Dubai – Emirates Tourism Magazine
Ras Al Khor Wild life Sanctuary (RAKWS) lies among a series of waterways where green islands scatter, making a favorable wildlife environment and a perfect habitat for thousands of bird species living on it.
Ras Al Khor Wildlife Sanctuary is listed as the first UAE’s firs RAMSAR Wetland Site of global importance. It is also considered as an internationally acknowledged habitat for birds, as per Birdlife International. The Wetland is located at the tail-end of Dubai Creek (Khor) that extends over 14 km within the area linking the Arabian Gulf to Al Awir Desert. Covering a 6.2 km2 area, the sanctuary hosts approximately 450 species of fauna, including 270 bird species and nearly 47 floral species. It is also known as a habitat for a large number of flamingos and mangroves.
A tourist environment
RAKWS represents a tourist environment and a resort for a number of migratory birds, on top of which is the attractive flamingo. It also offers an opportunity for those interested in monitoring the movement of flamingos, which are locally known as fanteer birds, and other water birds. Besides, tourist – accompanied by special guides – can tour around the sanctuary to acquaint with the beauty of wildlife environment, which has recently registered the reproduction and roosting of Kentish Plover (Charadrius alexandrines) as a precedent in 2011. Such birds laid eggs there despite summer temperature and high humidity levels. RAKWS officers and guides registered the roosting of plovers and the hatching of some eggs at unusual places, like the mudflats (Sabkha) and the mid-roads.
More than 60 thousand bird species a year
A top wildlife sanctuary, RAKWS attracts a massive gathering place of migratory birds that cross the region each year. During the winter only, more than 60 thousand bird species approach the reserve, including flamingos, huge vultures, diverse hawks, gulls, owls, fish-hunting birds, cormorants, herons,terns, sandpipers, black-winged stilts, and other species that turn the Emirati sky at such season into a wonderful canvas and the sanctuary as a whole into a major station on the map of annual bird north-south migrations.
RAKWS is one of the few havens where Kentish plovers reproduce, at a time in which the whole species is witnessing a noticeable decline in its numbers around the world. This point is worth study and investigation, especially as it proves the sanctuary’s ability to attract rare birds.
Types of migratory birds
Among the famous migratory birds hosted by the sanctuary are the flamingos (fanteers; a local name denoting large size for a bird) which feed on local shrimps, its main meal during the breeding season. It is considered as a local winter migrant bird and it commonly exists near mudflats and creeks on the Gulf coast. As for reef herons, they have been there for hundreds of years, knowing that the Emirati forefathers used to call it “bukhasifi”. It migrates to RAKWS from august to April, forming scattered flocks and staying by shallow waters in search for fish. It is considered as belonging to the heron species.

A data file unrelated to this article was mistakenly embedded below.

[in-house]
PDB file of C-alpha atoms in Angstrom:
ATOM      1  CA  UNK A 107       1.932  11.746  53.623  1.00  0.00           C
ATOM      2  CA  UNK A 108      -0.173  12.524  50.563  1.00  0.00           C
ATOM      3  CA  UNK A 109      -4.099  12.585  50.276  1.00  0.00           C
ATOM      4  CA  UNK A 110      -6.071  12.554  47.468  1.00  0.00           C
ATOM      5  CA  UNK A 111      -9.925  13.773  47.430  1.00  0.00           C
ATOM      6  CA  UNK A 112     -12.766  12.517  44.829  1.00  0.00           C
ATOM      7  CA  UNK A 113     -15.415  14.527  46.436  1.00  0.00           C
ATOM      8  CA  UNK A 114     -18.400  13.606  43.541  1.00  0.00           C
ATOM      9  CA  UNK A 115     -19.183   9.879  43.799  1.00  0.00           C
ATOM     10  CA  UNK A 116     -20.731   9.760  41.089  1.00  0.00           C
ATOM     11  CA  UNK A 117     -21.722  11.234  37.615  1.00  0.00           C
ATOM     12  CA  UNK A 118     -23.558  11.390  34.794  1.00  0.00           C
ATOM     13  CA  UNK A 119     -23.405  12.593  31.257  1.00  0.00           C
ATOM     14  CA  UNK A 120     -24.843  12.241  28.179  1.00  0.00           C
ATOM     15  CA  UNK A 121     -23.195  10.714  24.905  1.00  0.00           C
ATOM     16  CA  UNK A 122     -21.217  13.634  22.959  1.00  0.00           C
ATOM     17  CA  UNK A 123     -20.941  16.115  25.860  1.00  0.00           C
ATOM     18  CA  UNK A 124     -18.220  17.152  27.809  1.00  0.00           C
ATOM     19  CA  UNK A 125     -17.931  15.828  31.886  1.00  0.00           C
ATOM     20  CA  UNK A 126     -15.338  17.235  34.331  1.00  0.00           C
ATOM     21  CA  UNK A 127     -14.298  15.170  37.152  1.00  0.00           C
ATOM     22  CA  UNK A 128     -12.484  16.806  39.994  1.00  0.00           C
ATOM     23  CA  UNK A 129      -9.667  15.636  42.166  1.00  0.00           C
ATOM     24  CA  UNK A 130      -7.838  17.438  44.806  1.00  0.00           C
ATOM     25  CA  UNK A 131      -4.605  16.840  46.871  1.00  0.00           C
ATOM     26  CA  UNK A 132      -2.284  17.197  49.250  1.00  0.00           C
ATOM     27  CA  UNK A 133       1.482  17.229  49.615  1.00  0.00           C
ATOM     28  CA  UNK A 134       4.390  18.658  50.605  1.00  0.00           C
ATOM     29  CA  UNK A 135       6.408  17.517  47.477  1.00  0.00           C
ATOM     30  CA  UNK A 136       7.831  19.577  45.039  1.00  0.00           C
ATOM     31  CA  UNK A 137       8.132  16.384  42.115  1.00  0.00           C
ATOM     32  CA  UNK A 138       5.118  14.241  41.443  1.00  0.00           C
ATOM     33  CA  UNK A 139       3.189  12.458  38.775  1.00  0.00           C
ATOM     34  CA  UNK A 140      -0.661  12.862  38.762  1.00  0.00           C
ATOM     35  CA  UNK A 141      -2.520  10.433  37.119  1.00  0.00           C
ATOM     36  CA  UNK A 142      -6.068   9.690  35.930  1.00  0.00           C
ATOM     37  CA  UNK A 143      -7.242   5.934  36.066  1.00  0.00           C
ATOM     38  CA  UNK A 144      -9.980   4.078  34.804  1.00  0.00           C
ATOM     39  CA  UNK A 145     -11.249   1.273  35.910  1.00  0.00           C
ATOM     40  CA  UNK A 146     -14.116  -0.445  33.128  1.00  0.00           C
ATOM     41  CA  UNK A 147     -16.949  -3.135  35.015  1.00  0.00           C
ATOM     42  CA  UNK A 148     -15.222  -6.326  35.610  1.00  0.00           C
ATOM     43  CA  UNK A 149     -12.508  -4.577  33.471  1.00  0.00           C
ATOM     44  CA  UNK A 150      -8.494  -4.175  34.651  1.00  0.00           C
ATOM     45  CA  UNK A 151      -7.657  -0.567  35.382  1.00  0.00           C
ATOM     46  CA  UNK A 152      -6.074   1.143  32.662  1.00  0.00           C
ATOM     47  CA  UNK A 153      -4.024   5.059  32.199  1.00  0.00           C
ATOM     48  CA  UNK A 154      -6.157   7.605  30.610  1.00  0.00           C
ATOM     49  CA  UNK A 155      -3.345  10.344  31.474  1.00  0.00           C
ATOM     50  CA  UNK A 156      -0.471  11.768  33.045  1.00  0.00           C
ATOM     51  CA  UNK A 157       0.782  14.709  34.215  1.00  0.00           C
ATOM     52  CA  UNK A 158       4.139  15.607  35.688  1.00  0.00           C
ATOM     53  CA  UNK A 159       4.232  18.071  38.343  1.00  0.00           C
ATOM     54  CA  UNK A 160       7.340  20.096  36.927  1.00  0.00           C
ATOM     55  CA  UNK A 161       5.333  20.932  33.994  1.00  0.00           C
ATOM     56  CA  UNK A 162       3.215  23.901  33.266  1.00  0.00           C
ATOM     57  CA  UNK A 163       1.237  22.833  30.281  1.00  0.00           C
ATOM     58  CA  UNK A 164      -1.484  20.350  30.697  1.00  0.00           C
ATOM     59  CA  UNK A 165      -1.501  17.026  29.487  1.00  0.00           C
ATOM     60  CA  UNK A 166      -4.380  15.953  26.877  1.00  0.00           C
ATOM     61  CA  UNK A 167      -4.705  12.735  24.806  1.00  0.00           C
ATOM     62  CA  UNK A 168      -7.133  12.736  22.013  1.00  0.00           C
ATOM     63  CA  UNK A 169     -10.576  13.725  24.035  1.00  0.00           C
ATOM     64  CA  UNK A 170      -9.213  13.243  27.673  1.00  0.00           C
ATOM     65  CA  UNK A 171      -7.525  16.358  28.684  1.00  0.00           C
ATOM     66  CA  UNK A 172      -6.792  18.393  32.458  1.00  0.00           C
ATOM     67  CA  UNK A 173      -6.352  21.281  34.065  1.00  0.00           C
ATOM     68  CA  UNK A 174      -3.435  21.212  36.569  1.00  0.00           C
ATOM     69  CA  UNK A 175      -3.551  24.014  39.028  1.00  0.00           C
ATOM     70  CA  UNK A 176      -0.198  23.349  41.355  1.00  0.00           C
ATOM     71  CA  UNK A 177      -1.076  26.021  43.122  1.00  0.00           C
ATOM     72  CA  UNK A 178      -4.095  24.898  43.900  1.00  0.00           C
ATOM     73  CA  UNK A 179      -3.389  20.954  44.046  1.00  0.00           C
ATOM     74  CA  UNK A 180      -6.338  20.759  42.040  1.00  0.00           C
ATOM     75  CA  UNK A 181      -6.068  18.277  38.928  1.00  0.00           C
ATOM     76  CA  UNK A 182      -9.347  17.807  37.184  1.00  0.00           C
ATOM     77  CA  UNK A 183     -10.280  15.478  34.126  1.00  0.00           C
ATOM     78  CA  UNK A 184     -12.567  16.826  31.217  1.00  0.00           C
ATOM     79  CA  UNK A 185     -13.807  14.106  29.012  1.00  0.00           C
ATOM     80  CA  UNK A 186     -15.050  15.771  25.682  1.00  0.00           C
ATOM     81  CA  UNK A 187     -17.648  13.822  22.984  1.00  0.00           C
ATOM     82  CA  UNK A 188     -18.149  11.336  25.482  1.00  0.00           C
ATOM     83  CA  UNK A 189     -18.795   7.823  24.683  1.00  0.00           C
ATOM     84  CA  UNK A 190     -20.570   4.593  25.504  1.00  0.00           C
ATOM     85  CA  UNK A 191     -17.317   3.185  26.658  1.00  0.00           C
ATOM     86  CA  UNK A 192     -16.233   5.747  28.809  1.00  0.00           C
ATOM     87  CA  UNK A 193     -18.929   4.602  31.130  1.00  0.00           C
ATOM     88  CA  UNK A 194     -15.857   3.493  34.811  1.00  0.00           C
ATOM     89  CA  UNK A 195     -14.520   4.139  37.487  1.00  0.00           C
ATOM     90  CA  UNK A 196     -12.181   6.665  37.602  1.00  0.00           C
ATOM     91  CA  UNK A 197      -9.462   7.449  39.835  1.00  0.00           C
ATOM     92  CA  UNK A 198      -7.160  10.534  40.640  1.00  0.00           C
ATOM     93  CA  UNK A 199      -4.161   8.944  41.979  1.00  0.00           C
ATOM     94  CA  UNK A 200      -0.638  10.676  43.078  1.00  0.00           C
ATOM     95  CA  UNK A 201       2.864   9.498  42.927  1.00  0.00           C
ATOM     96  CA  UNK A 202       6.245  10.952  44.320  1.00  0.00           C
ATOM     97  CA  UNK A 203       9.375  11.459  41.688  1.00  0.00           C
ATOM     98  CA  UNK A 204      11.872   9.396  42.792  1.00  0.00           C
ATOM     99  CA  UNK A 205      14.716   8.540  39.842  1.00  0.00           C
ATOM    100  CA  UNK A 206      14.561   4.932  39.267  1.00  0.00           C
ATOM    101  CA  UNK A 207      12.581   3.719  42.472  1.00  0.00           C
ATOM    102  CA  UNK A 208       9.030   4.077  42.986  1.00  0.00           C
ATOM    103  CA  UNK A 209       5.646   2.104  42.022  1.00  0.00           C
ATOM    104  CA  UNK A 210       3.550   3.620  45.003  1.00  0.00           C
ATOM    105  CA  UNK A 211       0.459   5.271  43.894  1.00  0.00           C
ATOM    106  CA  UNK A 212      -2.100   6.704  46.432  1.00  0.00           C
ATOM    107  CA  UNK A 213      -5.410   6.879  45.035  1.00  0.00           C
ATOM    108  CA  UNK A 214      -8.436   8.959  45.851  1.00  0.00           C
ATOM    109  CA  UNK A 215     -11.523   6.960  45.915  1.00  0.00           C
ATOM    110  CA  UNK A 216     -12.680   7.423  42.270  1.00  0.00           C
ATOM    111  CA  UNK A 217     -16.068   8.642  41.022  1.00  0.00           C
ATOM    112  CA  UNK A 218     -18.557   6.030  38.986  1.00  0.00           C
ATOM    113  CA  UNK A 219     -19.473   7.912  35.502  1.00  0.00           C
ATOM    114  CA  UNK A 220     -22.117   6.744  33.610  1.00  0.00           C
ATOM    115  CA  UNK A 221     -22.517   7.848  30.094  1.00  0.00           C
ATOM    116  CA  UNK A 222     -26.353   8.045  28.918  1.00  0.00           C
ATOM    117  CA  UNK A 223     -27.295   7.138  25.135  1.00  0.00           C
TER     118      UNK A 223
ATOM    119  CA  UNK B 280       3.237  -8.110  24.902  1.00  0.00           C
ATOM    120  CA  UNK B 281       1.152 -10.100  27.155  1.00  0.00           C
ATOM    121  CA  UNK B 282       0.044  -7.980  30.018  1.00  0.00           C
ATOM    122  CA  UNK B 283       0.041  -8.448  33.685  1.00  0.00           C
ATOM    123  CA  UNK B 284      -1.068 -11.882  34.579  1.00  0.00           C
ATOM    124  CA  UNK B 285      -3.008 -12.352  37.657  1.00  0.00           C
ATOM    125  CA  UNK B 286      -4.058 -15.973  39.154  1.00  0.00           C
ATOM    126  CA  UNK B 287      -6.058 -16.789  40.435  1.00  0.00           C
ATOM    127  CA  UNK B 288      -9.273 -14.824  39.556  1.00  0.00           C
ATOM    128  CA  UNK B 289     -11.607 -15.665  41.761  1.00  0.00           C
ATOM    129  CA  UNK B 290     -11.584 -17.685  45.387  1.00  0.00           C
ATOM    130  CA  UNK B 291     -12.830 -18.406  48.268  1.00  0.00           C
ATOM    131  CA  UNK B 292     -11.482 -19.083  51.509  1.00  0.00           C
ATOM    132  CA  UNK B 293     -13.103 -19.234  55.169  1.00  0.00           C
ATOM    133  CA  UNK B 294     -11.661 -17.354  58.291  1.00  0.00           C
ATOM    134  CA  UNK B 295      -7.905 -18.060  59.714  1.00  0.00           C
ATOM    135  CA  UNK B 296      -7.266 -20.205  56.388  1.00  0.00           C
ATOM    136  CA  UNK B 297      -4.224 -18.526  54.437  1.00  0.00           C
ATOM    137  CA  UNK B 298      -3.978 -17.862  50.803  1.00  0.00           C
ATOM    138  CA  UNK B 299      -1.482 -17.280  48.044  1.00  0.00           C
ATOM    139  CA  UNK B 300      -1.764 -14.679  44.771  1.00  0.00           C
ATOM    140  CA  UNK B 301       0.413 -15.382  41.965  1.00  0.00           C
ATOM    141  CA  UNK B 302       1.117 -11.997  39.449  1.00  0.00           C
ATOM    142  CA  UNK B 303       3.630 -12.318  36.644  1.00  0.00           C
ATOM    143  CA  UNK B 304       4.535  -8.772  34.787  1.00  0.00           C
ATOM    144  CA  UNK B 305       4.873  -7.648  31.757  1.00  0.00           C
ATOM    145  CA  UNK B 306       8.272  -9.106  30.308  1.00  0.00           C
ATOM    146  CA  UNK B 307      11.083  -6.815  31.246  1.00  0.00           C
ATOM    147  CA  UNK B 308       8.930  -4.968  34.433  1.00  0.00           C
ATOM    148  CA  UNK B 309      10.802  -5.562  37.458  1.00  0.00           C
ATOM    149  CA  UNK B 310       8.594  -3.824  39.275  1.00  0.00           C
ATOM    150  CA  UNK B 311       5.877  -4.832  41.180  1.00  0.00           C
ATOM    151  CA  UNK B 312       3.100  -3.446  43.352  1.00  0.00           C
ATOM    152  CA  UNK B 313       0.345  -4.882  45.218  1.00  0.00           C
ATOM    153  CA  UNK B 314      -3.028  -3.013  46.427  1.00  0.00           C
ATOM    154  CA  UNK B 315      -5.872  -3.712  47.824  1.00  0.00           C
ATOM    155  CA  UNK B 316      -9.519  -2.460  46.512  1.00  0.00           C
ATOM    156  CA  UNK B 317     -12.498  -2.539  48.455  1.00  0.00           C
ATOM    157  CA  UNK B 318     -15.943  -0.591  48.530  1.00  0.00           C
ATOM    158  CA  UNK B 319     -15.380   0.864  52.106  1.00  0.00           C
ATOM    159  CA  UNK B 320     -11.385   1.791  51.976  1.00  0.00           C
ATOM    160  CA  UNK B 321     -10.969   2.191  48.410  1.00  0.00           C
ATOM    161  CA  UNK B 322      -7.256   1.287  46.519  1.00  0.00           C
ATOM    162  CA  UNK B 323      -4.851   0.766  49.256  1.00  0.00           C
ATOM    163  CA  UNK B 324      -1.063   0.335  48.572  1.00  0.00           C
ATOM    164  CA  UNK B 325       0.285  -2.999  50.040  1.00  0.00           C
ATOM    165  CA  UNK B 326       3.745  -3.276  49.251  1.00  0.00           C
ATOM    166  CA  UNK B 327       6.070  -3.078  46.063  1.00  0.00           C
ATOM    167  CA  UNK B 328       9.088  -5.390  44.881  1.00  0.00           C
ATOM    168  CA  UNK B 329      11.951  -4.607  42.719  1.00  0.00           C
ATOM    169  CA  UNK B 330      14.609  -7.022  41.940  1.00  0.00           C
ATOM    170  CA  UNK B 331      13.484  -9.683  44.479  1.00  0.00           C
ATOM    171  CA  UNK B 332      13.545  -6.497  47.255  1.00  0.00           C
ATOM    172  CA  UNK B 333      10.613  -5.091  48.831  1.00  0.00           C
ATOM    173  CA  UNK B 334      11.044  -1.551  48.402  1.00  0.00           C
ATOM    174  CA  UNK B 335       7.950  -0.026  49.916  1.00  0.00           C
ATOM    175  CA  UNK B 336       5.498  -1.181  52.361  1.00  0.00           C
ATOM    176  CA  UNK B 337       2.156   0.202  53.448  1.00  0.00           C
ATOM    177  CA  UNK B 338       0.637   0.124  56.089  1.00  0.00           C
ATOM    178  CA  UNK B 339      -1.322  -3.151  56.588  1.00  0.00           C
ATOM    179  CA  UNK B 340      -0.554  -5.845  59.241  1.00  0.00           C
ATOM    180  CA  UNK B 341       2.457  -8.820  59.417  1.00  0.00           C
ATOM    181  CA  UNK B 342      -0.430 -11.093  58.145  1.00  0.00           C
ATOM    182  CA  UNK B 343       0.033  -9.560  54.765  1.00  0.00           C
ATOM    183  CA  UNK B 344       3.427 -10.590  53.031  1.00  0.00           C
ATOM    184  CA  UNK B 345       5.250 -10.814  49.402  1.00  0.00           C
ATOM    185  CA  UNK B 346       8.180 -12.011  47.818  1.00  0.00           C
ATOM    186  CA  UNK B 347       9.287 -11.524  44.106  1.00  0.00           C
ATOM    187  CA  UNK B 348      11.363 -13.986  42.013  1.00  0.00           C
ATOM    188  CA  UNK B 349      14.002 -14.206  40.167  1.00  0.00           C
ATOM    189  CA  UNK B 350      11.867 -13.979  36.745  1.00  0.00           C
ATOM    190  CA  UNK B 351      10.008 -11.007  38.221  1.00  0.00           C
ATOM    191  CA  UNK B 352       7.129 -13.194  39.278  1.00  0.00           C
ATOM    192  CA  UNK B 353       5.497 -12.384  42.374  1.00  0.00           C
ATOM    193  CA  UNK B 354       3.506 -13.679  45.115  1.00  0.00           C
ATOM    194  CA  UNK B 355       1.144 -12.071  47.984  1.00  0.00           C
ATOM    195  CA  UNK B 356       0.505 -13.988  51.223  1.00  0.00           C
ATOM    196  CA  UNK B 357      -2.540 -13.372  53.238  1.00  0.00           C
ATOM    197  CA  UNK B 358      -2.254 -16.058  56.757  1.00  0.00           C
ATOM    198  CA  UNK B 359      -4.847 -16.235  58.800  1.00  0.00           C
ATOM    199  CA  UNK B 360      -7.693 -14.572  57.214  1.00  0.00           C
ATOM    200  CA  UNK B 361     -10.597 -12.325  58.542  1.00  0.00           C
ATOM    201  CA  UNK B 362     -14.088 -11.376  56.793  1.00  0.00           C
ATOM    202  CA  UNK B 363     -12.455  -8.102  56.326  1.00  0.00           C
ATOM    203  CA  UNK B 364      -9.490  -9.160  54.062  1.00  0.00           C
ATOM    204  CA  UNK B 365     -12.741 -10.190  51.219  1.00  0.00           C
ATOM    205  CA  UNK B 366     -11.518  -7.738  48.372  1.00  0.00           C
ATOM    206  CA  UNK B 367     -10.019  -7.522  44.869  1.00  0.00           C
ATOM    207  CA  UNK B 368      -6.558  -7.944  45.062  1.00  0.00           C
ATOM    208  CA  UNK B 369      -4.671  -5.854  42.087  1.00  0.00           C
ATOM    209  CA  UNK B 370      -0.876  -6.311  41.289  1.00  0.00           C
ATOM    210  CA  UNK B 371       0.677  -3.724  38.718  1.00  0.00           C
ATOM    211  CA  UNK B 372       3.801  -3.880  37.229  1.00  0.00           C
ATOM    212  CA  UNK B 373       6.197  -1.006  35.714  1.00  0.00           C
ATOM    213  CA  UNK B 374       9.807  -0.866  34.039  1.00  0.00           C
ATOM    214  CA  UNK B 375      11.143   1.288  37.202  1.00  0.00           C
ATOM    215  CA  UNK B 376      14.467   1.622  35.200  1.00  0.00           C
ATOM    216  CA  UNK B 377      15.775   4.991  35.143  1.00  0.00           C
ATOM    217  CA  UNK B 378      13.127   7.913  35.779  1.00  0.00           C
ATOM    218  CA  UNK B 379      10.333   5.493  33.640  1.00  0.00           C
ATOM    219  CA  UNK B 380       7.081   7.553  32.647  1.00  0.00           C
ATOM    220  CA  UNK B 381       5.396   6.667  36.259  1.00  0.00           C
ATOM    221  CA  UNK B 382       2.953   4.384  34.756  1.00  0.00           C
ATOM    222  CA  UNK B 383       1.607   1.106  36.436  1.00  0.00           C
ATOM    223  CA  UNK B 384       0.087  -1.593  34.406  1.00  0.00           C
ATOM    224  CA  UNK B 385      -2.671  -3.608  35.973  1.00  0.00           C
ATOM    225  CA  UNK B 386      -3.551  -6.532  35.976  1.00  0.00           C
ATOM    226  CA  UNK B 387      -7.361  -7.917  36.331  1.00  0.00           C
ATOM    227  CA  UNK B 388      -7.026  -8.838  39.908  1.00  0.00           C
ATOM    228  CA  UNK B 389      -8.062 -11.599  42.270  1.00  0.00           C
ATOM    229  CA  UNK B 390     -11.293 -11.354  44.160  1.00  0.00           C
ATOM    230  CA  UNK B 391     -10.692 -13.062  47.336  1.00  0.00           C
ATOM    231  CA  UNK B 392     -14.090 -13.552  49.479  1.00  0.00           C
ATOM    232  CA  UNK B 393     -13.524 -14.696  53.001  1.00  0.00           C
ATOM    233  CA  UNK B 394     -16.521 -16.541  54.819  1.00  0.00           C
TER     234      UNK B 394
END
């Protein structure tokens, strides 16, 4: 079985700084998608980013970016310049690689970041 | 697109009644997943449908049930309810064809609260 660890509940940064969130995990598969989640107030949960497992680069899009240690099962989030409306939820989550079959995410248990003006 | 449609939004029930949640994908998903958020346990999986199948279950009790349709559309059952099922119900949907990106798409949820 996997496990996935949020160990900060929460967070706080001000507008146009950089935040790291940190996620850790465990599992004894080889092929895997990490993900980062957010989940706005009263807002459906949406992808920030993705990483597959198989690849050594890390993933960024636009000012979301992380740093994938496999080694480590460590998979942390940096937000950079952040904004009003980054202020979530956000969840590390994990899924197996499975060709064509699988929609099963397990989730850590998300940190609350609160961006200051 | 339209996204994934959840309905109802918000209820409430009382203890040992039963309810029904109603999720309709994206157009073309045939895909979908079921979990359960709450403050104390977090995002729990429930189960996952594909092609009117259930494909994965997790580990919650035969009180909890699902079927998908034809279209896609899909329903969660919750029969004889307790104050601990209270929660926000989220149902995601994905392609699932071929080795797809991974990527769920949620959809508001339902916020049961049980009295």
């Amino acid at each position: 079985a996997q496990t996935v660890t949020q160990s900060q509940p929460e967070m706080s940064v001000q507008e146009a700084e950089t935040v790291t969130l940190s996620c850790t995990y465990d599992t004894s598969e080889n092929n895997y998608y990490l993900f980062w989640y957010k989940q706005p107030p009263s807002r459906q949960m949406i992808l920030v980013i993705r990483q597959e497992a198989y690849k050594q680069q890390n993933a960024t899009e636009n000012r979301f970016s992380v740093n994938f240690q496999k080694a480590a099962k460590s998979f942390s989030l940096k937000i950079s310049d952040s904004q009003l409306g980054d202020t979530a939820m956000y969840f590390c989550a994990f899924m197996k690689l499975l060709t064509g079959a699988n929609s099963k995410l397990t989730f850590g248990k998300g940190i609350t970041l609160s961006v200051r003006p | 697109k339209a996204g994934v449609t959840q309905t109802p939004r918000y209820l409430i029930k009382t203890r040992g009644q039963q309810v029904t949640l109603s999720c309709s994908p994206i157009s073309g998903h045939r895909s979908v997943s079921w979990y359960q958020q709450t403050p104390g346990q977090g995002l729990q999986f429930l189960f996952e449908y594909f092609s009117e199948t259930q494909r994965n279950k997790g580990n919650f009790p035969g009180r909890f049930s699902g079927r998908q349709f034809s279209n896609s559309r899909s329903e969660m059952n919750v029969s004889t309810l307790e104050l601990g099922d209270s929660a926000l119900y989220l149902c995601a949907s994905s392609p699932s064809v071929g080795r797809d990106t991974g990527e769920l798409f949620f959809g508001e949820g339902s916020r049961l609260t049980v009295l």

Another species hosted in RAKWS is Eurasian Wigeon, a dabbling duck genus, which makes a whistling sound. It starts to migrator to the UAE during the months of moderate weather, like March, and increases in January. Its preferable location is shallow waters and creeks.
The wetland also hosts around 300 animal species, and thus it – belonging to the Emirati environment – is marked for biological diversity. It is a model wildlife sanctuary for local and migratory birds, being a safe haven for them away from pollution and destruction.
The aquatic ambience is considered a filter that provides sufficient humidity and hence offers an optimum climate for fish, invertebrates and reptiles, besides herons, ospreys, gulls, cormorants and plovers. Noticeably, the little grebe (Tachybaptusruficollis) which usually existed in Europe and parts of Africa, is now frequently witnessed in the Arabian Peninsula, especially in RAKWS.
Development of RAKWS
The past years witnessed initiation of engineering and construction works related to the development of RAKWS, being a unique tourist project that enforces the tourist status of the UAE. RAKWS is one of the major reserves that constitute a quantum leap in Emirati eco-tourism. Besides, a group of towers are dedicated to monitoring and observing birds in the sanctuary, being equipped with seats and sound amplifiers and places for persons with special needs. Moreover, plans have been developed in cooperation with Dubai police for the protection of the sanctuary against pollution and intrusion, while scientists are employed to work on investigating the bird behavior.
Tidal water bodies represent a suitable environment for the breeding of invertebrate animals, like worms and mollusks. It is thus a fit feeding and breeding station for numerous migratory birds in winter, like flamingos, that numbers up to 25 thousand in winter, as well as wading birds. The sanctuary also hosts nearly 88 bird species, nine of which list among the internationally important birds. According to studies in progress, about 500 plant and animal species are registered in the sanctuary, while nearly a 1000 bird species permanently live there. The sanctuary is also marked for its diverse topography, including mud flats, sandy beaches, coral reefs and mangrove forests. Hence, it enjoys an optimum wildlife climate.
Dubai Municipality, supervising the sanctuary through its Environment Department, is keen to maintain a balanced environment for biological diversity in RAKWS and a fit climate for the breeding of endangered plant and animal species. Hence, it provided 45000 mangrove seedlings, since mangroves are considered as a shelter and source of food for numerous marine organisms and a fence for the protection of the soil and the coastline.